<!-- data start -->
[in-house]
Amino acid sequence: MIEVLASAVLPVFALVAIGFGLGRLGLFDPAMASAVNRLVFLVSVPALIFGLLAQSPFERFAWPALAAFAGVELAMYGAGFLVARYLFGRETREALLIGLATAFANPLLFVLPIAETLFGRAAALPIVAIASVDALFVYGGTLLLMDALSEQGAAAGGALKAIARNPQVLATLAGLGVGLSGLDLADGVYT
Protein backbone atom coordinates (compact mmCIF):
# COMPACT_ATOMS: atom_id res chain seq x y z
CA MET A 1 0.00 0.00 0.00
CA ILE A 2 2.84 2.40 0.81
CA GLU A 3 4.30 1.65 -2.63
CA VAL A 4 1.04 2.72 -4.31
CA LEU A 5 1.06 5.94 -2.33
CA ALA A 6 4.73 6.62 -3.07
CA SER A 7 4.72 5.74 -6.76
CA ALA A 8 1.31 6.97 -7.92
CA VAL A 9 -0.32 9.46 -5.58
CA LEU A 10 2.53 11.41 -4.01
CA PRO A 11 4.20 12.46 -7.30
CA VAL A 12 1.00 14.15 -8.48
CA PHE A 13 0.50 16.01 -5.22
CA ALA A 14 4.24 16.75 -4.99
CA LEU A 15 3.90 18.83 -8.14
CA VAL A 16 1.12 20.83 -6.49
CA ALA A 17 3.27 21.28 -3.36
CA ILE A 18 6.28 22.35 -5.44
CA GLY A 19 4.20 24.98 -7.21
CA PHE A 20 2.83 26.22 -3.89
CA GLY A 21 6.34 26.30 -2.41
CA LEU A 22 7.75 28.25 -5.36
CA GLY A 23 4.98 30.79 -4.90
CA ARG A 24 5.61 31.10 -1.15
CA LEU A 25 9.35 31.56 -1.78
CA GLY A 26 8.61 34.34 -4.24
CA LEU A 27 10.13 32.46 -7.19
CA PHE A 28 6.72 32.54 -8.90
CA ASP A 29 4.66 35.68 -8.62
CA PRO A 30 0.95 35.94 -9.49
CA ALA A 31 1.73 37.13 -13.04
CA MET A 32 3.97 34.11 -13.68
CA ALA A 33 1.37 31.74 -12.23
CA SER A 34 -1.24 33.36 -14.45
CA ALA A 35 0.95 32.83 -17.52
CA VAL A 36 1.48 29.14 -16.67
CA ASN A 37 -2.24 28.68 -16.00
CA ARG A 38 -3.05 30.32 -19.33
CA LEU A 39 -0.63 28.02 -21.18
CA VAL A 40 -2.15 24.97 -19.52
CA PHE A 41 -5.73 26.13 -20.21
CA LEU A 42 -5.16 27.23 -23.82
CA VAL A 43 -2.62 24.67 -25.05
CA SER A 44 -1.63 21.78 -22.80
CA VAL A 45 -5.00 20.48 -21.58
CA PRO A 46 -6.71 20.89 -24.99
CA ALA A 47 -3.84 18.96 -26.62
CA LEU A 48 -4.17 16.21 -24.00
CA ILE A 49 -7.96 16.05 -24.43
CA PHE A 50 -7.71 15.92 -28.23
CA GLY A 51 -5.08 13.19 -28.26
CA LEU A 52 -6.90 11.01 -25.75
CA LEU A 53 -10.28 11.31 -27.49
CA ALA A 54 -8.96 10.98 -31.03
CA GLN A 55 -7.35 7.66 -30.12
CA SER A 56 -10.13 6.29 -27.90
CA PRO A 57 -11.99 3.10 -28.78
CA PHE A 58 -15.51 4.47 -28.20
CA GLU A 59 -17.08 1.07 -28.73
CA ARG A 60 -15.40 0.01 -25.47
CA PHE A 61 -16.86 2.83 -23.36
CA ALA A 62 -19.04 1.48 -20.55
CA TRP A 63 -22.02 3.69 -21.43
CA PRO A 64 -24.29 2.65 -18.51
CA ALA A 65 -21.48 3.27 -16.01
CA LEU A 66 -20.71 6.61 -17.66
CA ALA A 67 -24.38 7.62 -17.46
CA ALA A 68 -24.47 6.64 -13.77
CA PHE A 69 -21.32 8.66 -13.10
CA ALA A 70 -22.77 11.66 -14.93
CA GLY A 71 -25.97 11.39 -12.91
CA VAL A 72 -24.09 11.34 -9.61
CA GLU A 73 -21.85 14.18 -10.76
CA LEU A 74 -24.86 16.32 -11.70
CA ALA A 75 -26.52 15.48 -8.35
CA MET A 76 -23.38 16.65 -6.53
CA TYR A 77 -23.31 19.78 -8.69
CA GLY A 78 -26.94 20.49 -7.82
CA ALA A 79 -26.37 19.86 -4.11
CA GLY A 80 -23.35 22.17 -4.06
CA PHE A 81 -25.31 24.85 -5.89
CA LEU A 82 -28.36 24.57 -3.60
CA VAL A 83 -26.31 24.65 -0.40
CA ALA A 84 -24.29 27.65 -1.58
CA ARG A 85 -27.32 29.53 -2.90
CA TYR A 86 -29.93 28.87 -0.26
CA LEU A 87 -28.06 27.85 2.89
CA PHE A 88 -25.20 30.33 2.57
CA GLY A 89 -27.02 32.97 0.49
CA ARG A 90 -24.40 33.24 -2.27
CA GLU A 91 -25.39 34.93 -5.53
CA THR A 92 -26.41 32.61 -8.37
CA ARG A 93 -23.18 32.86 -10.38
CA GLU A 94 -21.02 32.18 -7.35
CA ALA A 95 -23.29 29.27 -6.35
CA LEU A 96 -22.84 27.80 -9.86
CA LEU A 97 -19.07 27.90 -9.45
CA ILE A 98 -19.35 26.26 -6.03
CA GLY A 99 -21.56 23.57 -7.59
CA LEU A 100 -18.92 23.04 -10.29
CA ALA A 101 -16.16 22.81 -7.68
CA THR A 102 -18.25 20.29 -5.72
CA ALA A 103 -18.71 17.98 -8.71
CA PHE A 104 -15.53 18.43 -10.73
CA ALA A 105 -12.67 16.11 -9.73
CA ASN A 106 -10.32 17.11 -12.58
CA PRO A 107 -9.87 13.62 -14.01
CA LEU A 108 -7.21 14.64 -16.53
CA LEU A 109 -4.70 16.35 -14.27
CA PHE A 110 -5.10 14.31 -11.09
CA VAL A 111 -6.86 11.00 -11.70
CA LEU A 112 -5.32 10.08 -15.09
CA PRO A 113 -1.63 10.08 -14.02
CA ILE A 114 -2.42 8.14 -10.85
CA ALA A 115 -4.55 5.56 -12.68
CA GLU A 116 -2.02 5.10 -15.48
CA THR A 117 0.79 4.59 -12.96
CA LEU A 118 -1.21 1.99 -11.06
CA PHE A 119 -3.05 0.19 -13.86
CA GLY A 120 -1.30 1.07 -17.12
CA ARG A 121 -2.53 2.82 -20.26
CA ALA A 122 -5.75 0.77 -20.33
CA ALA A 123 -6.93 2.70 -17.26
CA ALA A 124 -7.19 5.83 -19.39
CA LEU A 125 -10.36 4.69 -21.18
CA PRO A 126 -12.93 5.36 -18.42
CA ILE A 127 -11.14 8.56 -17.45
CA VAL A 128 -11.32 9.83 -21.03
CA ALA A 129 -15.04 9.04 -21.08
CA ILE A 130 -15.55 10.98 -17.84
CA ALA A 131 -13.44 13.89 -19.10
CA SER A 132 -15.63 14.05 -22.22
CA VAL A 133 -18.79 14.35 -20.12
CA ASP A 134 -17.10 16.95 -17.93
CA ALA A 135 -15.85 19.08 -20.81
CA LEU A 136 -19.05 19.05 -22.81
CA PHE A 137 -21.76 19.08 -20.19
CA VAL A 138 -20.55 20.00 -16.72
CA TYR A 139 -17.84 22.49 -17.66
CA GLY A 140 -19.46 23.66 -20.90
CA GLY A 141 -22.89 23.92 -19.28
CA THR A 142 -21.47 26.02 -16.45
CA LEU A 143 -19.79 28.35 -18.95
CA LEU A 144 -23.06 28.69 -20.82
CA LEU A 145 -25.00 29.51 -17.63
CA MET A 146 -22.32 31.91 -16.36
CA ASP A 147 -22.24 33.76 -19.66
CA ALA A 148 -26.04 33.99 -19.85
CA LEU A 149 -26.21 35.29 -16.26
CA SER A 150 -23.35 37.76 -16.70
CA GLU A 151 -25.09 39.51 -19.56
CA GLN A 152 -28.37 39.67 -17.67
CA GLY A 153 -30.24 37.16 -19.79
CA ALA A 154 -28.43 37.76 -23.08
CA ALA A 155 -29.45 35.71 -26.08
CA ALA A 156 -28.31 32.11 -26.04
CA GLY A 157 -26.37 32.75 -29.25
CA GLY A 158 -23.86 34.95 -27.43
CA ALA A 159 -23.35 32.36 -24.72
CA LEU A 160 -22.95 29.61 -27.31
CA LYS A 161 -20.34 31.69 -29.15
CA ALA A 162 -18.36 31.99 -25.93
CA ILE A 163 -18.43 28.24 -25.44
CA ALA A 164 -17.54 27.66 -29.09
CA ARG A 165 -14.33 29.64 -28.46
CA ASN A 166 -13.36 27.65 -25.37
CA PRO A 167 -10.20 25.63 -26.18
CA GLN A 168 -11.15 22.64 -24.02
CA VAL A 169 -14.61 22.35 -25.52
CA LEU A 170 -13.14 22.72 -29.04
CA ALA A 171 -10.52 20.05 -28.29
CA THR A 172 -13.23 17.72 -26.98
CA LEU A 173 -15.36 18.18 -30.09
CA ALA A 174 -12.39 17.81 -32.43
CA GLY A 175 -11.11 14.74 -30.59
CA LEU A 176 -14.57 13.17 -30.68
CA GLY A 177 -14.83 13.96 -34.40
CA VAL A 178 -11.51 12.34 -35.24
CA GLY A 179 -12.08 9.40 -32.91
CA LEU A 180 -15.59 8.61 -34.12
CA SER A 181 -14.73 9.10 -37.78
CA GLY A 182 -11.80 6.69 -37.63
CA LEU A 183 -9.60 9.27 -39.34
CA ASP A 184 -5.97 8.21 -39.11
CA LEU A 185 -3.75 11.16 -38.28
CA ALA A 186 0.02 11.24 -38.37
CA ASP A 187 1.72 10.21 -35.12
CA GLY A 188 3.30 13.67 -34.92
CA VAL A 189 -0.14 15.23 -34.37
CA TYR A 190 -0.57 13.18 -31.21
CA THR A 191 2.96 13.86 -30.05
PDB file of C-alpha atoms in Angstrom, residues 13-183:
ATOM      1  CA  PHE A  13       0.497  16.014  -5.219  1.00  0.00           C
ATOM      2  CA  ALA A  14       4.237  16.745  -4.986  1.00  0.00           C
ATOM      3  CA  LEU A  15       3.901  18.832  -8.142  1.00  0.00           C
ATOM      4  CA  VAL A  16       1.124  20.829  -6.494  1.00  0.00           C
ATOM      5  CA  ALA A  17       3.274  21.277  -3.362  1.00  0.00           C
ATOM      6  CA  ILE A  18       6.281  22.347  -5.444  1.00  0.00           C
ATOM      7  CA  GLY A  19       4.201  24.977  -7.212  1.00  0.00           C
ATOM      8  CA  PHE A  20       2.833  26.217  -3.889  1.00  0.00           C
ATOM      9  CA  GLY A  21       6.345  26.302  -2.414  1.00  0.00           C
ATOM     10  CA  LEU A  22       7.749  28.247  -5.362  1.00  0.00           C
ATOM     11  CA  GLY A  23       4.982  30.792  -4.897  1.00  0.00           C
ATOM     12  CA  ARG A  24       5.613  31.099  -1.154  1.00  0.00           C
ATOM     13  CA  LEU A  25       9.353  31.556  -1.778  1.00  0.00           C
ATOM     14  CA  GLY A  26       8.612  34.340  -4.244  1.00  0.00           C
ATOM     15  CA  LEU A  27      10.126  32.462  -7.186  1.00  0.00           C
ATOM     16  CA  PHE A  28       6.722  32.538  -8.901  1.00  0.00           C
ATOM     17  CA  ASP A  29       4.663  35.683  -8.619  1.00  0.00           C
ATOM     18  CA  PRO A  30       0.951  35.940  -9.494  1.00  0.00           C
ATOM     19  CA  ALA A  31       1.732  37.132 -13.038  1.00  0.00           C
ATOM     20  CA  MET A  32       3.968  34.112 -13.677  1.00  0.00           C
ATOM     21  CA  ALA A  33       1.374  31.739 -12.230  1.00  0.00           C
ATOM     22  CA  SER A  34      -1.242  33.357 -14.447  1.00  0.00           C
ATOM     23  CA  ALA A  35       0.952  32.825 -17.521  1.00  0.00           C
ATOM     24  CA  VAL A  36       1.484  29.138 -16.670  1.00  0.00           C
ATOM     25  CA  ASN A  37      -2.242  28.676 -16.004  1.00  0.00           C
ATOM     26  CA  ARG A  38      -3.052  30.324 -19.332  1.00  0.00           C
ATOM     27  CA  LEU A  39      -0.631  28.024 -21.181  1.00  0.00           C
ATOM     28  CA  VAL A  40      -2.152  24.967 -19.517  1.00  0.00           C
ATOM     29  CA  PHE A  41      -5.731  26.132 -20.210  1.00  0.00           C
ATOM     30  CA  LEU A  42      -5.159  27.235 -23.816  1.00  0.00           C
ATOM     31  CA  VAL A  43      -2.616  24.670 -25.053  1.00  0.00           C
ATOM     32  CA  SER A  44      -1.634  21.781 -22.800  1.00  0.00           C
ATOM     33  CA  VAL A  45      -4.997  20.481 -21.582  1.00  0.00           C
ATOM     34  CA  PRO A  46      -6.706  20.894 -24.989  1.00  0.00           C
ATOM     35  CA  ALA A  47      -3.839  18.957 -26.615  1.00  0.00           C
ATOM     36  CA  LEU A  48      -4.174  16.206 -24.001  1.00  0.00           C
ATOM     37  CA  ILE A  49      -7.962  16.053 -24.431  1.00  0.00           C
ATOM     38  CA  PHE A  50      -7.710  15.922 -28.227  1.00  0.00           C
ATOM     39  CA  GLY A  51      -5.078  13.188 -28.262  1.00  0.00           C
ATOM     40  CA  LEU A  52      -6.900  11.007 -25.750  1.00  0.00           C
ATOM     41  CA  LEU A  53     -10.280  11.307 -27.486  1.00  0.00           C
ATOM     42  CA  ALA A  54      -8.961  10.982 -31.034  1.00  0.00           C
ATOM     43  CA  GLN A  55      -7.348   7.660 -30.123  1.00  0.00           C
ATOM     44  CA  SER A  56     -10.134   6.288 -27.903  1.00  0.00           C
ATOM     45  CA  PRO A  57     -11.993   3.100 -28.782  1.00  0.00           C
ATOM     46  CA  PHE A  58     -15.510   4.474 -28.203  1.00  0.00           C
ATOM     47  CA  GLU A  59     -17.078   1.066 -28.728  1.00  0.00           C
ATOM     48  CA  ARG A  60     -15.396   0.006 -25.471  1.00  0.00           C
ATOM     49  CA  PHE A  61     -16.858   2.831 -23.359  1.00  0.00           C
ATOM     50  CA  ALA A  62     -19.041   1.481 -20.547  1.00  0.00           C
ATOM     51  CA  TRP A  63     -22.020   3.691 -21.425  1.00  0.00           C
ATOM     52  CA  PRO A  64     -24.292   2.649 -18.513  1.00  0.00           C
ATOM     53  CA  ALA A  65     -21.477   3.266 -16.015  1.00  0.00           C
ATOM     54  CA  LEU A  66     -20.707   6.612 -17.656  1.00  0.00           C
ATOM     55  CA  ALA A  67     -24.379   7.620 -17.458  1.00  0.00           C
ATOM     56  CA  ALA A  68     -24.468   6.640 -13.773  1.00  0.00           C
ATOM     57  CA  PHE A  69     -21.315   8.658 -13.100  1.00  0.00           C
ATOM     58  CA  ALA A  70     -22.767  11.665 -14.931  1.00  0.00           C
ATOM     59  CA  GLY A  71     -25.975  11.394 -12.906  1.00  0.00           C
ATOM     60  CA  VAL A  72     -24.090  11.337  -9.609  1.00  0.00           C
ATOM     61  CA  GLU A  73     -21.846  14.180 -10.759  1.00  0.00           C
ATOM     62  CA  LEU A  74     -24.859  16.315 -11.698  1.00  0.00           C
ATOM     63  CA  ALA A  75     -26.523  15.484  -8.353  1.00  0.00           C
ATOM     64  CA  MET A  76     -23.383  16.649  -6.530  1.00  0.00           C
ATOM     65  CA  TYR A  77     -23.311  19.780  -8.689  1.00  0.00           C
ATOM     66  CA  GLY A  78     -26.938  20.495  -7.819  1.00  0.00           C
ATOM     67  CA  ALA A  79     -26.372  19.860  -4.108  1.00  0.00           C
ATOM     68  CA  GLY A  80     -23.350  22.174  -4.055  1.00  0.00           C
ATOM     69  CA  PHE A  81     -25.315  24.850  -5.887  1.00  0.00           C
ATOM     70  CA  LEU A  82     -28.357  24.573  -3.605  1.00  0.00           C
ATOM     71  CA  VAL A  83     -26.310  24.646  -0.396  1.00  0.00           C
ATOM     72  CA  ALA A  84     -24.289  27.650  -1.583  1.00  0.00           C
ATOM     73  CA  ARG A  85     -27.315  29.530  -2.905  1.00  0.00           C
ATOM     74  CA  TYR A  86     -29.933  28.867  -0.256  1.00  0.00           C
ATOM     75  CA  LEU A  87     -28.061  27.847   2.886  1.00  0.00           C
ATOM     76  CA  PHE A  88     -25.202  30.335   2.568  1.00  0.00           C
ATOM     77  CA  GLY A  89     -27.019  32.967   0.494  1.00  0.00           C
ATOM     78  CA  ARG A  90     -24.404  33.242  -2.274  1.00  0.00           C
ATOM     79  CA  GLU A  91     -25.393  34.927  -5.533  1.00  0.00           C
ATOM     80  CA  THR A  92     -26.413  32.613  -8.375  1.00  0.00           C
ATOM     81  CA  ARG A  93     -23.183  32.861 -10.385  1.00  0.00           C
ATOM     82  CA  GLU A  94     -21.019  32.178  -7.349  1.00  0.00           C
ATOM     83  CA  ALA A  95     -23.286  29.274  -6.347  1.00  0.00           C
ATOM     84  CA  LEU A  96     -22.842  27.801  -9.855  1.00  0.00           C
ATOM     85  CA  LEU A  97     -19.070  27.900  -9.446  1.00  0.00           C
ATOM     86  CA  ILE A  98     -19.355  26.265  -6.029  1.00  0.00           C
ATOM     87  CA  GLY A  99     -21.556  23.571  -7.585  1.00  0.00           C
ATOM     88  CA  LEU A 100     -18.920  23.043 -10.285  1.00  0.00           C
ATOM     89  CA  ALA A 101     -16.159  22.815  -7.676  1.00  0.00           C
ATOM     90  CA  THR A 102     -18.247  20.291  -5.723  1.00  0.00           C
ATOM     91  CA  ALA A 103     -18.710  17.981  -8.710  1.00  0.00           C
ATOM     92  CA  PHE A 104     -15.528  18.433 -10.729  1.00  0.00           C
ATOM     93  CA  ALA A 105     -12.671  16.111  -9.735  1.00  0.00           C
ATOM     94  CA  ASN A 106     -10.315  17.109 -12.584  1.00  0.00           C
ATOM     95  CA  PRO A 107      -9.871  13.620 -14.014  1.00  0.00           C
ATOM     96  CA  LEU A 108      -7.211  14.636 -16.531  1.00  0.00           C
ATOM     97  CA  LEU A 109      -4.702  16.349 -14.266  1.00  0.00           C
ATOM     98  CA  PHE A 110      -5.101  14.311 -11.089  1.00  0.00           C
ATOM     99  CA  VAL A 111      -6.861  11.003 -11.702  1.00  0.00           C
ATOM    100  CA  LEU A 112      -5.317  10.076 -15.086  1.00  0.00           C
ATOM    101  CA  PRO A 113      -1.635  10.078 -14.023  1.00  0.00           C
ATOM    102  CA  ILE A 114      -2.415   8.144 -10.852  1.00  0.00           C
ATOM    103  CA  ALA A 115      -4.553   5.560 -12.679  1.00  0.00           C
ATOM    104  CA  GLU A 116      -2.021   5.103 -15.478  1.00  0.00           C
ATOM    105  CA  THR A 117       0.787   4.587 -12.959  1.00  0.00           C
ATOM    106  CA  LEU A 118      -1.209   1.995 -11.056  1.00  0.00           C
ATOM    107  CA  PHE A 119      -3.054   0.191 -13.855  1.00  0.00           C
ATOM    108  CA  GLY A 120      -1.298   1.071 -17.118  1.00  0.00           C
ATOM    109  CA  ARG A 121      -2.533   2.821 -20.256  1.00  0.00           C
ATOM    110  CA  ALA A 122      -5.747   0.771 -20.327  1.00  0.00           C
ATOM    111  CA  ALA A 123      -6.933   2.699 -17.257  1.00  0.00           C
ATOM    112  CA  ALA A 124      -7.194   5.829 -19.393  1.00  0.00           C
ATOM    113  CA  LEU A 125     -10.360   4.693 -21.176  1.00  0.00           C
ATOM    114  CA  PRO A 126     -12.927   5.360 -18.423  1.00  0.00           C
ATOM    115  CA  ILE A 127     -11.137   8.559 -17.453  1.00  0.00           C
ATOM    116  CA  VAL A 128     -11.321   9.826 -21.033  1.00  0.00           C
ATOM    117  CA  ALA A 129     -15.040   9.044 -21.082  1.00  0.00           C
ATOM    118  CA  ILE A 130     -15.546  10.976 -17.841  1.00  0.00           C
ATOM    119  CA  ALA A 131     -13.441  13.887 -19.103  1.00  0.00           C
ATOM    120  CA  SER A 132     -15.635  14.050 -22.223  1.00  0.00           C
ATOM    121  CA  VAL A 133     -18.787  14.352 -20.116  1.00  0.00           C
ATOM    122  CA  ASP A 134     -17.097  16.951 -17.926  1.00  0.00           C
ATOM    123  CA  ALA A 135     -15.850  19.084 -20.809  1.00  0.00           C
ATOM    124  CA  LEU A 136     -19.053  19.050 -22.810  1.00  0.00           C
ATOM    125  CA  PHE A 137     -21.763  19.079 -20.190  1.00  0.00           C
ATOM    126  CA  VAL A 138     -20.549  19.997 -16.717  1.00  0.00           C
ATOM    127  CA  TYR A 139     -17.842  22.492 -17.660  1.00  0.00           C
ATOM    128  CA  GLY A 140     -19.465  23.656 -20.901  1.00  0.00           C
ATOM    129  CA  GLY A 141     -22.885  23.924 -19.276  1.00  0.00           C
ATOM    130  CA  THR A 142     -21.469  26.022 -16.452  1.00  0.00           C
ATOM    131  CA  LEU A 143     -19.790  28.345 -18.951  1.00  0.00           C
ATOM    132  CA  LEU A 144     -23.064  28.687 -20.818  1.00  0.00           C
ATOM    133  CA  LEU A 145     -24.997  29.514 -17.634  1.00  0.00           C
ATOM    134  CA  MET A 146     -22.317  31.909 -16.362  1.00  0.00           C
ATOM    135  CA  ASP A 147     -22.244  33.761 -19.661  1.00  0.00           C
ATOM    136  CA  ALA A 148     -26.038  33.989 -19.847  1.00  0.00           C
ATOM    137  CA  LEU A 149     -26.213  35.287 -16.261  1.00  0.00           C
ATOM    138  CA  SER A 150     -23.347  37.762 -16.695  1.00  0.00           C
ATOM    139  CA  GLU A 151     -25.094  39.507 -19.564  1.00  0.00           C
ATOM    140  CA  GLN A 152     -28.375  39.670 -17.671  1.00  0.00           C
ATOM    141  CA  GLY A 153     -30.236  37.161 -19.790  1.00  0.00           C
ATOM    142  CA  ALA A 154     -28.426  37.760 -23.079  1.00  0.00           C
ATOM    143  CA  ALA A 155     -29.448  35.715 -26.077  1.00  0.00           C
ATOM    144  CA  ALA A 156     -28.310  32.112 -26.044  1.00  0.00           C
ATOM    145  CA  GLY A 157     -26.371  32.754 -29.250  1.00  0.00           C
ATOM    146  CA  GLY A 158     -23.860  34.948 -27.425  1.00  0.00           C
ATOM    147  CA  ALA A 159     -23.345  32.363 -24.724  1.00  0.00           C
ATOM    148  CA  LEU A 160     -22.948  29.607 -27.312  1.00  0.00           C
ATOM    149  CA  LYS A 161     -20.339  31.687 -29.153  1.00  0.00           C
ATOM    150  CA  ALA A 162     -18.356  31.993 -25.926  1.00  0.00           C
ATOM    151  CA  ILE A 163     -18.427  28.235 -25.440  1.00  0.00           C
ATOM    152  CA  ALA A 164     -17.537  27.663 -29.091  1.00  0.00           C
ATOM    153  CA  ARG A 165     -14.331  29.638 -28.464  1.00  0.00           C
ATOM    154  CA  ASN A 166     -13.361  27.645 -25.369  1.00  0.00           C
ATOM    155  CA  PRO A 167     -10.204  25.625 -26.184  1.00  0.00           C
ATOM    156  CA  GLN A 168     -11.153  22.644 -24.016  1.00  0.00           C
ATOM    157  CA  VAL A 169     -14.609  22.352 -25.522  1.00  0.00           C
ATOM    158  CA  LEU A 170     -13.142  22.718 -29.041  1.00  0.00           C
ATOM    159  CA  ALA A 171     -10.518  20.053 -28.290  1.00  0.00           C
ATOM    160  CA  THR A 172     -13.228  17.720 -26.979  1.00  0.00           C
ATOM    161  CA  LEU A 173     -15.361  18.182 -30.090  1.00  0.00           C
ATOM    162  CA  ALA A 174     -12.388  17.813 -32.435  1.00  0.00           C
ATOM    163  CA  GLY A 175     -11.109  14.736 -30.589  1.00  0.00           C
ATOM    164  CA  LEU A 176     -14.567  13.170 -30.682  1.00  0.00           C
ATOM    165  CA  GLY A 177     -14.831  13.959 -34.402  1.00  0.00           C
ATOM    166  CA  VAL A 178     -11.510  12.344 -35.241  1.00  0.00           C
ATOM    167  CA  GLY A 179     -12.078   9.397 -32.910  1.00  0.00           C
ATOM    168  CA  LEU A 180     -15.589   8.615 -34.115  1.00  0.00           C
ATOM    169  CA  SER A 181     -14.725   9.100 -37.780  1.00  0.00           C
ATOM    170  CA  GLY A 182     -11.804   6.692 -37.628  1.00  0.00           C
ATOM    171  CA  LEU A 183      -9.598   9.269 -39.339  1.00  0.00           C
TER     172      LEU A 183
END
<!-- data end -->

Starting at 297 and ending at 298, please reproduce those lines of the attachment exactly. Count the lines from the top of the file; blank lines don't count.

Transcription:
ATOM    101  CA  PRO A 113      -1.635  10.078 -14.023  1.00  0.00           C
ATOM    102  CA  ILE A 114      -2.415   8.144 -10.852  1.00  0.00           C